To give himself a sense of control over a life that will one day end, Knudsen has a running Google Doc with ideas for his scavenger hunt funeral.

Brenton Clark, 38, who works in the state auditor’s office, has already pre-planned his end-of-life option with Recompose, the pioneering human composting company. 

Planning for a potential death at 38 “feels a little strange,” Clark said. 

“On one hand, it does feel like this is a financial transaction and getting things set up for the future,” he said. “Thinking about and really contemplating that I will be dead someday, that’s something—I don’t know—I haven’t sat with that part of it yet.”

Clark first deeply contemplated life's fragility when he suffered a serious injury after a car hit him on Rainier Avenue.

“I’m more aware of the possibilities of something happening,” Clark said. So, he wants to be prepared. 

Mostly, Clark, who is single and intentionally child-free, wants to make sure he has something in place to ease the process for his family, who will be responsible for taking care of arrangements in the advent of his death. 

Once he dies, Recompose will collect his body and handle everything from there. The same is true for pre-planning clients at Return Home and Earth Funeral, the other terramation companies. (At Earth Funeral, pre-planners can pay for additional travel insurance to have their bodies collected if they die away from home. That insurance option is attractive to young people, McWalter said.)

For Nancy Franke, 68, a retired administrative and booking agent, death feels closer.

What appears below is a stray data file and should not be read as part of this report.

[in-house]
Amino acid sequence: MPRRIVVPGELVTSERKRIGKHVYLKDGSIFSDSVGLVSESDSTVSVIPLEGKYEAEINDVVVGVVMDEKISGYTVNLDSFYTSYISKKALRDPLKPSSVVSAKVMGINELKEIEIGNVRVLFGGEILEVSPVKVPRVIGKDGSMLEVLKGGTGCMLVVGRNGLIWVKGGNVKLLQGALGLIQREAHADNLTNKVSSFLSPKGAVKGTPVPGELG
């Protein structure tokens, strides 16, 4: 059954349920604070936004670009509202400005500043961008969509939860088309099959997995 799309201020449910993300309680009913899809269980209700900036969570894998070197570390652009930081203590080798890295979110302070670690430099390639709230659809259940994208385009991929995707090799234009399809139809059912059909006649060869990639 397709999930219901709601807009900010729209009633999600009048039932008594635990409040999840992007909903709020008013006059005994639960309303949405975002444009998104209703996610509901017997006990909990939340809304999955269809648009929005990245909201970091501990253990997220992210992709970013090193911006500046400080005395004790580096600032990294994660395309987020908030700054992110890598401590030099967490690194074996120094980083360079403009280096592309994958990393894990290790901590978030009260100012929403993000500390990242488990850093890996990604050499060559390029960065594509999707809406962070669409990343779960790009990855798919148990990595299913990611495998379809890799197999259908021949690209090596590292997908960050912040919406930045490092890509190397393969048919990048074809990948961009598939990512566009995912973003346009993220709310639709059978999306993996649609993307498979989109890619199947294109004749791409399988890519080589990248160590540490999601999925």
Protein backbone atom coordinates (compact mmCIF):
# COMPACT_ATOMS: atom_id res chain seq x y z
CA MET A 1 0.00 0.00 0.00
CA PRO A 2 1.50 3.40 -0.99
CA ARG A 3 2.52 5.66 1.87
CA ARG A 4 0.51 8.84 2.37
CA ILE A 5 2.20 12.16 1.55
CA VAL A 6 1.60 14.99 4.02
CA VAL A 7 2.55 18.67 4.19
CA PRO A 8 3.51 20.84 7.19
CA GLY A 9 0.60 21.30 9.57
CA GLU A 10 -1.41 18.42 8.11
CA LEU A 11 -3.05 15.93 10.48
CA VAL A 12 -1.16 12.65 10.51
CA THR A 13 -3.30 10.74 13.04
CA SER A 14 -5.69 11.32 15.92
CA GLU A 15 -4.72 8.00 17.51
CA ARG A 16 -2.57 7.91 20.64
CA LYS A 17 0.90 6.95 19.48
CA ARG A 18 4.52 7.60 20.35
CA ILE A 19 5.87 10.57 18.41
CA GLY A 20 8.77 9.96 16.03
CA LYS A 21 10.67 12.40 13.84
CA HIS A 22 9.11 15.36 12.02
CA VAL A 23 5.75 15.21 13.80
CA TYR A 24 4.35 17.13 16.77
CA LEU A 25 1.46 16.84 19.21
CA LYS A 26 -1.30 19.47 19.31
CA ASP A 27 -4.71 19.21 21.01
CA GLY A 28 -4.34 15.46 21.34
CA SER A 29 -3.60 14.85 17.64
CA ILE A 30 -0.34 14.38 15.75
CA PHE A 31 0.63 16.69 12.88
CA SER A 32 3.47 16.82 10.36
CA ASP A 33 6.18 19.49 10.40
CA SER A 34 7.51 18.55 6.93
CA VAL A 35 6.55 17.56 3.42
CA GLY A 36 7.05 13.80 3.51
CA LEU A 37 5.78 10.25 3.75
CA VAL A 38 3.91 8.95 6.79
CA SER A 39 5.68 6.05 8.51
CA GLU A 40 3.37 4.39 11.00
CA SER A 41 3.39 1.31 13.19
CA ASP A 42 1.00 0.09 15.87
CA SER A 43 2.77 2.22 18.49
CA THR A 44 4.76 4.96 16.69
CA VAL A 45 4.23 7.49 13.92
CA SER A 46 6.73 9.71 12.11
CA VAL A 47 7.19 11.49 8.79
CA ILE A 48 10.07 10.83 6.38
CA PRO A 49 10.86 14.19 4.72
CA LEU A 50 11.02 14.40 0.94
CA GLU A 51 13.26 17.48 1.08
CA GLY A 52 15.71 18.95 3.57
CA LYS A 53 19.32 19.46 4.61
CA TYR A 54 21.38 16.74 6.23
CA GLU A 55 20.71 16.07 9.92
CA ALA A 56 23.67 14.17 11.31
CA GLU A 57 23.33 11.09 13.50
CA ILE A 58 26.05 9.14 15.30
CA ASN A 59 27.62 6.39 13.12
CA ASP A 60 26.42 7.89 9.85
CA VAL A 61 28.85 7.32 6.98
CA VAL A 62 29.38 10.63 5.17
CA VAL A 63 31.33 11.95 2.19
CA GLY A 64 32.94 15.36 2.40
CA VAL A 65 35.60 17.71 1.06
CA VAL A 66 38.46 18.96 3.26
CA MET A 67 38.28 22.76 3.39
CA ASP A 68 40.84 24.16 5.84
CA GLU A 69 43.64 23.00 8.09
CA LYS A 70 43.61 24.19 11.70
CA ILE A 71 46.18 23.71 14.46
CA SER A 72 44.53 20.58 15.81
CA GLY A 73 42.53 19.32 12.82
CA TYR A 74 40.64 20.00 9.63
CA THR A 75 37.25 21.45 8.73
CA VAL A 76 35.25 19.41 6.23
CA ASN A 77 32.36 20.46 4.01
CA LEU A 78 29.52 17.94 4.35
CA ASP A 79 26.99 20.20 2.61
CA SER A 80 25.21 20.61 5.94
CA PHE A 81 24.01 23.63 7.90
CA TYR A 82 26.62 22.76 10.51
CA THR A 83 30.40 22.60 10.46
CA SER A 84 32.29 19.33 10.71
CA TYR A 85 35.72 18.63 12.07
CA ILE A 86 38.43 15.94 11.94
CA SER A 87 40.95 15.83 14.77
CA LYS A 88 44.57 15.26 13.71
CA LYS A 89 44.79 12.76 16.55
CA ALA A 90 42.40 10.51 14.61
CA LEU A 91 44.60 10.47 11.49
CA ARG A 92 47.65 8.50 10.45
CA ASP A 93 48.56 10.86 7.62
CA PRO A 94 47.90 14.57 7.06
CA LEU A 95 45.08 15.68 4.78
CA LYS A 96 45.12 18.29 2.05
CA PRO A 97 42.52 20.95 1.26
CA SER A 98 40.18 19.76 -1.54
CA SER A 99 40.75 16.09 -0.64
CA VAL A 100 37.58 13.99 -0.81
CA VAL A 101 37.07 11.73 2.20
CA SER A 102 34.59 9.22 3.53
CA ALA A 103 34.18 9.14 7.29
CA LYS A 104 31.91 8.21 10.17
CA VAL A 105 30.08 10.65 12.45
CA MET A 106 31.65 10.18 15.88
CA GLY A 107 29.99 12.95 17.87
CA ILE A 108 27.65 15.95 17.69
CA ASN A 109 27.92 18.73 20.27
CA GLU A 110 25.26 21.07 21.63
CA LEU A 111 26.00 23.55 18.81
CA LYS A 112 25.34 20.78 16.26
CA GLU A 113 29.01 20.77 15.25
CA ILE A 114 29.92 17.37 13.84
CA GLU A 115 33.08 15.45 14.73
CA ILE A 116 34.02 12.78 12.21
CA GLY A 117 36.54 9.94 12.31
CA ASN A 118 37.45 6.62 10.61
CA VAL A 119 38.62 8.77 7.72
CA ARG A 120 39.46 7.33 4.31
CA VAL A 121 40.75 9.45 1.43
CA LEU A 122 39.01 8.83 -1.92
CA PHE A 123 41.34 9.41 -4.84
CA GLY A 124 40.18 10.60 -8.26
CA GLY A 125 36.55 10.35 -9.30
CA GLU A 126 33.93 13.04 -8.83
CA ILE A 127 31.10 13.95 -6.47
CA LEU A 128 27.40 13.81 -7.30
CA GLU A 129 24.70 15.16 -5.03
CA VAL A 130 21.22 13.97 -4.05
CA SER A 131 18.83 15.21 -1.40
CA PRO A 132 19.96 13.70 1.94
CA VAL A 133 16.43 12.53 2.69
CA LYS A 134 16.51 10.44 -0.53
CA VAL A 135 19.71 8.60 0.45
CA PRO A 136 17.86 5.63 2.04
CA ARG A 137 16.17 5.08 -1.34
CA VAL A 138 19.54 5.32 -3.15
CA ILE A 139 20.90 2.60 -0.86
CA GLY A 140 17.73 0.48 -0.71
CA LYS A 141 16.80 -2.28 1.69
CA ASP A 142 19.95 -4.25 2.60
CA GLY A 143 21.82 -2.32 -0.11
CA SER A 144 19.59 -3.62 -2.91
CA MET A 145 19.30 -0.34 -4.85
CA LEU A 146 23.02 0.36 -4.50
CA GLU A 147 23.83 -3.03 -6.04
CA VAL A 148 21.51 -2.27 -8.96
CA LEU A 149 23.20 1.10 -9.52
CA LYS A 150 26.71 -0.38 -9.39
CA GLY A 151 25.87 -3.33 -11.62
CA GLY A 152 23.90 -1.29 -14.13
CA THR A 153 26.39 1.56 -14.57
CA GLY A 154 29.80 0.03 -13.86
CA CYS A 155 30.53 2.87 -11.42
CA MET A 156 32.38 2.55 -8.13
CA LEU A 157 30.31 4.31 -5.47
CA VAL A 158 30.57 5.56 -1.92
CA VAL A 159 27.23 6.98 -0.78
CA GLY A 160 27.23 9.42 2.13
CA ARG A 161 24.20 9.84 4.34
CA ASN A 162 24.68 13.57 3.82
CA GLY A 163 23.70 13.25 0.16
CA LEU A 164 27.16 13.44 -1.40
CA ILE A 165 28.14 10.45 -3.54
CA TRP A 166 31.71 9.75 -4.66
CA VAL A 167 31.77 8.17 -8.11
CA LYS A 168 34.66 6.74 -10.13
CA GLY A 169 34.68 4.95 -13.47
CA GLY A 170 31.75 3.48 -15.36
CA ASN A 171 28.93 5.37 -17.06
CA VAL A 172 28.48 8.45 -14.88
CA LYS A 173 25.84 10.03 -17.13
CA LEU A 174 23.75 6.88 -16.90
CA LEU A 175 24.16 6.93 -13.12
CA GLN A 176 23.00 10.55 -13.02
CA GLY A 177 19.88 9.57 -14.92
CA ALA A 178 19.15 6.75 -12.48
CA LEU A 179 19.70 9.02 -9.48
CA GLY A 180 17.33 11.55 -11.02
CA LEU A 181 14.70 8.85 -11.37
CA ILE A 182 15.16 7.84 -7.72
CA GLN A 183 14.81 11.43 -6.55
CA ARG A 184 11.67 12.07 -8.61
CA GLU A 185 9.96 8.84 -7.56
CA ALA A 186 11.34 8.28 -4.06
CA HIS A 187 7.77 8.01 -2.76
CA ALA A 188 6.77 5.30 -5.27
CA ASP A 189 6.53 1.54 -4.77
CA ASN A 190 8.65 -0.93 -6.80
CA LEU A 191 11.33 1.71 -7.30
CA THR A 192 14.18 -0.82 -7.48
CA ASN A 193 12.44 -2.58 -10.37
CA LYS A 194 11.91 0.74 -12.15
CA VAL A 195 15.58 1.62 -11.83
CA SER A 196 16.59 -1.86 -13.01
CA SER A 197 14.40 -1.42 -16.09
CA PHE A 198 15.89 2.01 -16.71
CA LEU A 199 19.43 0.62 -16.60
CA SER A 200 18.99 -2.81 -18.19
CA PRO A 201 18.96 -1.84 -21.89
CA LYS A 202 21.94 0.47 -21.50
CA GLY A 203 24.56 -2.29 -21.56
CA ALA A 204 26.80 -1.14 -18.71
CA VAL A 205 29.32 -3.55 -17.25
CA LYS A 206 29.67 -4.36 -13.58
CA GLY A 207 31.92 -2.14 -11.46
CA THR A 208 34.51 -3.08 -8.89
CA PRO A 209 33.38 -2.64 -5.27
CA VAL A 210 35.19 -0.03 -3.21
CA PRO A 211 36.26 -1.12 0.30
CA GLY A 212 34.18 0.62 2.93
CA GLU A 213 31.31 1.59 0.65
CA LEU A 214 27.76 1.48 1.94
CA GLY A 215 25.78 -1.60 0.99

“[People my age] understand that this existence we have here is going to be coming to an end,” Franke said. “It’s a little bit easier to accept that.”

She’s had her pre-arrangements set up with Earth Funeral for a year-and-a-half now. The environmental aspect initially appealed to her.

“I have a grandson who was about three years old at the time,” Franke said. “I started thinking about his future. I have more days behind me than ahead of me, he has his whole life. What can I do right now to help him?”

Beyond that, Franke likes that she will be useful in death with her body turned into nutrient-rich soil. 

Put to good use, even in death. Earth Funeral

“The thought that my body that I no longer used, this little shell I was finished with, could actually be used in a positive way to enhance the soil, grow the trees—it’s a form of immortality,” Franke said. “It made me think that I would be part of the ecosystem forever.”

Her family doesn’t want her soil, so her body-turned-soil will be sent to Earth Funeral’s plot of conservation land in Quilcene, Washington on the Olympic Peninsula. 

"You start thinking in a broader sense about what this really means and how do you want your soil to be placed for someone to be like, 'Aw, that’s just like her to be a big tree,'" she said. 

As for me, I am not ready to pay $5,500. I would rather not reckon with my mortality in a binding way just yet. My mom, on the other hand, has told me she intends to be composted. Apparently, in her will, which begins "if you read this, I am dead," she has written her preferences. She sent me a photo of a sticky note attached to a human composting company's logo where she's written, "My spirit will become the phoenix. Energy never dies. It transfers."

Alright, mom, I vow to turn you into a beautiful grove of lemon trees one day. Pinky swear.